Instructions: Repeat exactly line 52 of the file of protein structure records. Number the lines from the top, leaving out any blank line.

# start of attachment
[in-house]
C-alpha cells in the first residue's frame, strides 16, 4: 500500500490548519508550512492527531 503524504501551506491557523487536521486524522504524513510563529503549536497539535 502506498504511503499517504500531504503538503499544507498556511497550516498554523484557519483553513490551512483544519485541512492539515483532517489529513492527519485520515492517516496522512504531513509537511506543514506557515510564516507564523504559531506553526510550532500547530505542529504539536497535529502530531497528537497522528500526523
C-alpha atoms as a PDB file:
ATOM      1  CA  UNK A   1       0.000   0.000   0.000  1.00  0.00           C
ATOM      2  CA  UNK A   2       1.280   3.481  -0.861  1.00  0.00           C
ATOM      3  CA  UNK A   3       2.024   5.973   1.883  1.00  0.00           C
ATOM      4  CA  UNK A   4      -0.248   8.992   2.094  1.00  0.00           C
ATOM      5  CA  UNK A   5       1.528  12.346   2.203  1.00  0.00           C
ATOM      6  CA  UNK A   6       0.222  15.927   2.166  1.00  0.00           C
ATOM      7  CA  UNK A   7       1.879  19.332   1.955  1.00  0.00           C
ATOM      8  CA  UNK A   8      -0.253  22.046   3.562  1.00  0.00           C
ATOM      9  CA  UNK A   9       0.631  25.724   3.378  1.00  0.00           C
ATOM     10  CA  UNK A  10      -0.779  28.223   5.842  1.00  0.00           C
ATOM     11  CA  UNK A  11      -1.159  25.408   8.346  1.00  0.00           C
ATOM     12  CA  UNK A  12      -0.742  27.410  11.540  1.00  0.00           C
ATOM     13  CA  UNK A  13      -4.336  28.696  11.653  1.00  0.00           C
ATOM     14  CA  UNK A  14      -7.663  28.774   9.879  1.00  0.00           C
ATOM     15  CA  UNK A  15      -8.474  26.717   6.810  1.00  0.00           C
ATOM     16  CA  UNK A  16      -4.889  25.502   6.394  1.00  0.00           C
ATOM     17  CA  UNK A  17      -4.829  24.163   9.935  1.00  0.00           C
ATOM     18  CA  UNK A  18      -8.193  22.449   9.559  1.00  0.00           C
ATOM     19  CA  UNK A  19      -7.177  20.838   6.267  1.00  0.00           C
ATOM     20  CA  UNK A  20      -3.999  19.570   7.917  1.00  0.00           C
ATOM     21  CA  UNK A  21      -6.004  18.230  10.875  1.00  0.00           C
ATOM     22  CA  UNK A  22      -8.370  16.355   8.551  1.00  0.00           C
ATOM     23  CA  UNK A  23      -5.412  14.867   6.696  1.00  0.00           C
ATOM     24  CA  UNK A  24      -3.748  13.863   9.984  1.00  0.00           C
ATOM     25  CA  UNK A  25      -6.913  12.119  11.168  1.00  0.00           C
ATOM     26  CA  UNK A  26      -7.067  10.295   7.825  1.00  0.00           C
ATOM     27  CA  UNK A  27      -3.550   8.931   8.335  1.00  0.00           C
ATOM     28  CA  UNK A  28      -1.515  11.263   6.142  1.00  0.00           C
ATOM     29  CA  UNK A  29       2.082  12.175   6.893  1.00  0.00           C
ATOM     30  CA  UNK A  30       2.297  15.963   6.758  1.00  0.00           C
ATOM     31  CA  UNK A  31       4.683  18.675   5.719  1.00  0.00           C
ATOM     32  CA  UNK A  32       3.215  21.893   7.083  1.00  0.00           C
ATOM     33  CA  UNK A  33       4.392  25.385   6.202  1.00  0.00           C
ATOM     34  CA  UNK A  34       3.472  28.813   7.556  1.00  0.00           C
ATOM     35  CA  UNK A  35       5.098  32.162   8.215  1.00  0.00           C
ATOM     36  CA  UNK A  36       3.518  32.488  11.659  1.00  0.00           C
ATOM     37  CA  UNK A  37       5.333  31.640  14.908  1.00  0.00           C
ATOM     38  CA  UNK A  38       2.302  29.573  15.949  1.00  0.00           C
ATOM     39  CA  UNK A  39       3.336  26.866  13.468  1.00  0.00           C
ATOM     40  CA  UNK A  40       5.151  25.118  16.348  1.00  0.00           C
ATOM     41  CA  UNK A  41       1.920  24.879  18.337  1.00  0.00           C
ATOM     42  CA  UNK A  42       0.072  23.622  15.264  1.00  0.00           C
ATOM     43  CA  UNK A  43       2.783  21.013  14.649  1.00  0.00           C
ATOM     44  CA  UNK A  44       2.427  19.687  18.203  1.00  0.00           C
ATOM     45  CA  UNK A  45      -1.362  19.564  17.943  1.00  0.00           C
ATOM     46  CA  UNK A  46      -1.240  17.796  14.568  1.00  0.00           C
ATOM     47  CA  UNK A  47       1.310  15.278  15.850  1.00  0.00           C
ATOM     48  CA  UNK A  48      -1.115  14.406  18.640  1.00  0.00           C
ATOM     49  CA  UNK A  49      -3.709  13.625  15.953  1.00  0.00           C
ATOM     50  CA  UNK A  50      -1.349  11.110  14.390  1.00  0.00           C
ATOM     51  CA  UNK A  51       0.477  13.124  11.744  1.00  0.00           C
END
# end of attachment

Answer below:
ATOM     49  CA  UNK A  49      -3.709  13.625  15.953  1.00  0.00           C